Their roots, they figure, are as deep as you get in the shallow ground of the bayou.

Until Hurricane Katrina, the family members who were gathered in Suzanne Smith's Annapolis home yesterday had been tied to New Orleans for four generations. Their love of the city is so great that their now-ravaged residence -- three blocks from one of the levees breached by the floodwaters -- was virtually a monument to it, filled with lithographs of the old Claiborne Ice House, the City Park carousel and all those jazz legends along Bourbon Street.

They attended the first Saints home football game in Tulane Stadium, before the Superdome was built, and nearly all the home games since. Everywhere they went in the Big Easy, they seemed to bump into old friends.

"New Orleans is really a special city. Everybody knows somebody," said Smith's mother, Patricia Wegener, 70, who arrived in Annapolis on Wednesday night with her husband and son. They were followed the next day by Smith's sister, who is eight months pregnant, along with her husband, their 2-year-old son and their dog, a boxer.

Suddenly, Smith's home was a republic of dislocated family members.

But they were among the fortunate ones. They had the financial means to escape. They had a warm and welcoming place to stay in the Maryland home where Smith and her husband, Paul, moved 16 years ago.

Before they left New Orleans, some of them saw corpses floating in the streets and pushed up against doorsteps. Water is up to the roof of the home in which they grew up. They are unsure of when they can return and whether anything of their old lives will be there when they do.

They are certain of this: They will go back. "It's hard to leave New Orleans. . . . There's just no place like it," said Smith's brother, Marc Holliday, 48.

The face of Katrina has been the city's poorest and most desperate, those who were unable to escape and are struggling to hang on long enough for relief to find them. But for thousands of middle- and upper-middle-class residents who were able to get out, there are weeks, months or possibly years of uncertainty ahead.

At the Smith home, as in thousands of homes across the country, the New Orleans tragedy has meant impromptu family reunions. Instead of celebrations, the gatherings are a chance to reorganize, chart the future or simply wait for word of when they can go home.

Smith's sister, Paulette Schott, 35, wanted desperately to stay in New Orleans, close to her doctor. Her pregnancy was considered high risk because of her age and a melanoma diagnosis early in the pregnancy.

By last Sunday morning, though, she and husband, Eddie Schott, knew from the long lines at gas stations that it was time to get out. They packed a few bags, 2-year-old Jackson and their 4-year-old boxer into their Volvo and headed east.

After arriving in Annapolis, their first task was finding a hospital and a doctor. They plan to stay until she gives birth and the baby is old enough to travel -- and until they're sure they have a place to travel back to. Their home was near her parents' but on the other side of the levee in Metairie, where hurricane damage was less severe.

Holliday, a real estate appraiser, is eager to return. He figures no one will be interested in buying New Orleans real estate for a while, but he can use a hammer and he can paint. He can help rebuild.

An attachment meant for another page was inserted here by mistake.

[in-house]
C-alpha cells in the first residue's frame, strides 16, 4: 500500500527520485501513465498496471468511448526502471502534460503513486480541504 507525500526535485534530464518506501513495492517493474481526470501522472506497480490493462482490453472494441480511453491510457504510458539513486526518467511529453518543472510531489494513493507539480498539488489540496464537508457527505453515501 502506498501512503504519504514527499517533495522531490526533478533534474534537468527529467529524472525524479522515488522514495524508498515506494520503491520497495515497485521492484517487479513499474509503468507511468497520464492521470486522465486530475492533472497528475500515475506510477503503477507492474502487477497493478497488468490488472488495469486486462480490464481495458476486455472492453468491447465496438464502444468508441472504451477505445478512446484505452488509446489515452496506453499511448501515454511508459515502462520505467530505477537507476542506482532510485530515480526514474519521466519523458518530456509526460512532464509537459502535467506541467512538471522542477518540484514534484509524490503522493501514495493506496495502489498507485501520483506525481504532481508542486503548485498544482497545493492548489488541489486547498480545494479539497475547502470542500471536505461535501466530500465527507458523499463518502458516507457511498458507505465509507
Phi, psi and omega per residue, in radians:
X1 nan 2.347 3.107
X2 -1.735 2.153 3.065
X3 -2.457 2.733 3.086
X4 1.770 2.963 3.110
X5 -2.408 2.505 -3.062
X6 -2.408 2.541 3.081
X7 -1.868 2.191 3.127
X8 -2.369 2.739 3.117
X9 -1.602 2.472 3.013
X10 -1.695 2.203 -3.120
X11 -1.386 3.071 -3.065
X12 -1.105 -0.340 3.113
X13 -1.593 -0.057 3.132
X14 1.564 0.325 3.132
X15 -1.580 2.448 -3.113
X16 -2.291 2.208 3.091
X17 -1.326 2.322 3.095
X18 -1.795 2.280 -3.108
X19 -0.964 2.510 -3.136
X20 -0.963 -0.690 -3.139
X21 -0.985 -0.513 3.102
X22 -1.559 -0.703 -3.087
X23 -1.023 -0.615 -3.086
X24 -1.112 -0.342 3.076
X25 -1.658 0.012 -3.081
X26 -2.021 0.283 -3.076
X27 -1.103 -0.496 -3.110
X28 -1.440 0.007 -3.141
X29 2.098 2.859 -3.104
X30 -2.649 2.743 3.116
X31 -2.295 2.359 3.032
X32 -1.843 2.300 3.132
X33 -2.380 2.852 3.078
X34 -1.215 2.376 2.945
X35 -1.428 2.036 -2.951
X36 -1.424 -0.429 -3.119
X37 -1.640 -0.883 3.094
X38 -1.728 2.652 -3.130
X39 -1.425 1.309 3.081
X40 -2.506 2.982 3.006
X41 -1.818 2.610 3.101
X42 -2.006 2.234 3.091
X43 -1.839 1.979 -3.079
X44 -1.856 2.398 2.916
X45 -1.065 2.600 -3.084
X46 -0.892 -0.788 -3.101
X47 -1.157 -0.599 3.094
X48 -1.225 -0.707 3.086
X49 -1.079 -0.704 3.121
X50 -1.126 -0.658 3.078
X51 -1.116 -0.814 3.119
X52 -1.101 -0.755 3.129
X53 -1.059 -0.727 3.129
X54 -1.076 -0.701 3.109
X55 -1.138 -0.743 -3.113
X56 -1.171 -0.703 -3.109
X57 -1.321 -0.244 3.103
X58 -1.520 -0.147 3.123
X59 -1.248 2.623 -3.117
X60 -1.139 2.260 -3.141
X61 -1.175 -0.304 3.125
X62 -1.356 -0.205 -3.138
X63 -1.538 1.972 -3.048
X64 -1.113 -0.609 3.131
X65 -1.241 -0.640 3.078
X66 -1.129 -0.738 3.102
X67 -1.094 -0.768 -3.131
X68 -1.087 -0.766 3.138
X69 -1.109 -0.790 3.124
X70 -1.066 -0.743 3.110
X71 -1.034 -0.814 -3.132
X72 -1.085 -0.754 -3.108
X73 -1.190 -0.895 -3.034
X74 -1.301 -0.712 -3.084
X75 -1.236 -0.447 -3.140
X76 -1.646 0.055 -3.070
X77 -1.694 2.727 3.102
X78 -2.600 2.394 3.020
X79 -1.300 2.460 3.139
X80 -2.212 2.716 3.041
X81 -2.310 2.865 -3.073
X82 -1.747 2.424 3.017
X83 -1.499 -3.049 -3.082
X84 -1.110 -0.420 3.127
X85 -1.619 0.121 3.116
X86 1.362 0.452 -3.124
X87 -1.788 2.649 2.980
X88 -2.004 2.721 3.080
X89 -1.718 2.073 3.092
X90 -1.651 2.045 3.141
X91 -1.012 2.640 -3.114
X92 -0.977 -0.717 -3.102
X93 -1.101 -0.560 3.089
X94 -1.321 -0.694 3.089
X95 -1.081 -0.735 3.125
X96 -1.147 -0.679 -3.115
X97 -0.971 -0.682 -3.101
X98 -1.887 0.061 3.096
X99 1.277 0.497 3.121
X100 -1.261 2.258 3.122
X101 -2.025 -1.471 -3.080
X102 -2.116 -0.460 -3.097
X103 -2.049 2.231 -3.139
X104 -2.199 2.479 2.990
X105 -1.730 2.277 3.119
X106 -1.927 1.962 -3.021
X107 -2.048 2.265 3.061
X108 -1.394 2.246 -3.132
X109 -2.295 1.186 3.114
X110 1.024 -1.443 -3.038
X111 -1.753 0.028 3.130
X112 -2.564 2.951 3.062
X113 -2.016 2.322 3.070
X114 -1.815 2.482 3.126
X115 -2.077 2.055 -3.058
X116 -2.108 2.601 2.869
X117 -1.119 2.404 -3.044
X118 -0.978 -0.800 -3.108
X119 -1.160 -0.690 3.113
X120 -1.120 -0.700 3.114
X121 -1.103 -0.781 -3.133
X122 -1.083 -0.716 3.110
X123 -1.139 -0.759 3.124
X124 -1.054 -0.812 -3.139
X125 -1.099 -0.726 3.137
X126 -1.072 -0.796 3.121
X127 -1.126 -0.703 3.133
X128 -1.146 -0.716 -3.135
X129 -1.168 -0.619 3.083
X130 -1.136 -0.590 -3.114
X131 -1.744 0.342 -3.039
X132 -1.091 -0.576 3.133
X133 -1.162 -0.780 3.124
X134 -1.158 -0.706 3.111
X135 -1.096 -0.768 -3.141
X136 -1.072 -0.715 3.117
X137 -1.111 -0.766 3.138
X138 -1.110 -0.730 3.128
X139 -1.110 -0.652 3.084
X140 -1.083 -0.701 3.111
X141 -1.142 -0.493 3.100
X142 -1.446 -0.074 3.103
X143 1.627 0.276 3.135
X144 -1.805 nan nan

His home, also in Metairie, was not as severely damaged as many. He and Eddie Schott plan to catch a plane to Houston tonight and drive from there to the New Orleans area tomorrow, when authorities are allowing people to return to gather what belongings they can.

"They're saying you don't have to leave, but you're not going to want to stay because there's no water, electricity, sewage," Holliday said.

Even so, Holliday said, he's going to try to stay on and volunteer with the fire department or aid groups trying to restore the city.

His mother and stepfather (though no one in the family uses the term "step" for him, just "dad"), Patricia and Paul Wegener, left New Orleans with a handful of clothes, their medications and little else.

The Wegeners' home is in Lakeview, an affluent section of the city hemming Lake Pontchartrain. They bought the spacious ranch-style house in 1970 and raised their three children there. It was a gathering place for grandchildren who splashed in the pool on humid days. And it was filled with irreplaceable keepsakes, including memorabilia from years of hopeless Saints football seasons.

It sits three blocks from the 17th Street Canal levee break that has flooded most of the city. Suzanne Smith found an aerial view of the area on the Internet and saw the home nearly covered. The family has heard it may take a month or more before the water is pumped out.

The Wegeners also lost a beach house in Waveland, Miss., a devastated town of 7,000 along the Mississippi Delta.

Patricia Wegener scoffed when asked what she'll miss from her home. "None of that is important," she said. "Everything that's important is here with me, my family."

The family is cozy in the Smiths' three-bedroom house. Suzanne Smith set up a bed for her parents in the den. Marc is on the couch in the playroom. Paulette and her husband and son are in one bedroom, and Smith's children, Harrison, 11, and Alexandra, 7, are in the other.

"They're my family," Smith said, her husband nodding in agreement. "They can stay as long as they want."

Paul and Patricia Wegener aren't sure what's next for them. He was close to retirement as vice president of a shipping firm. The disaster probably will hasten that.

For now, they will remain Annapolis residents, transfixed by the television, haunted by the images of the city they left behind.

Harrison Smith, left, Eddie and Paulette Schott, Suzanne and Paul Smith, Jackson Schott, Marc Holliday, Alexandra Smith, and Patricia and Paul Wegener are packed in.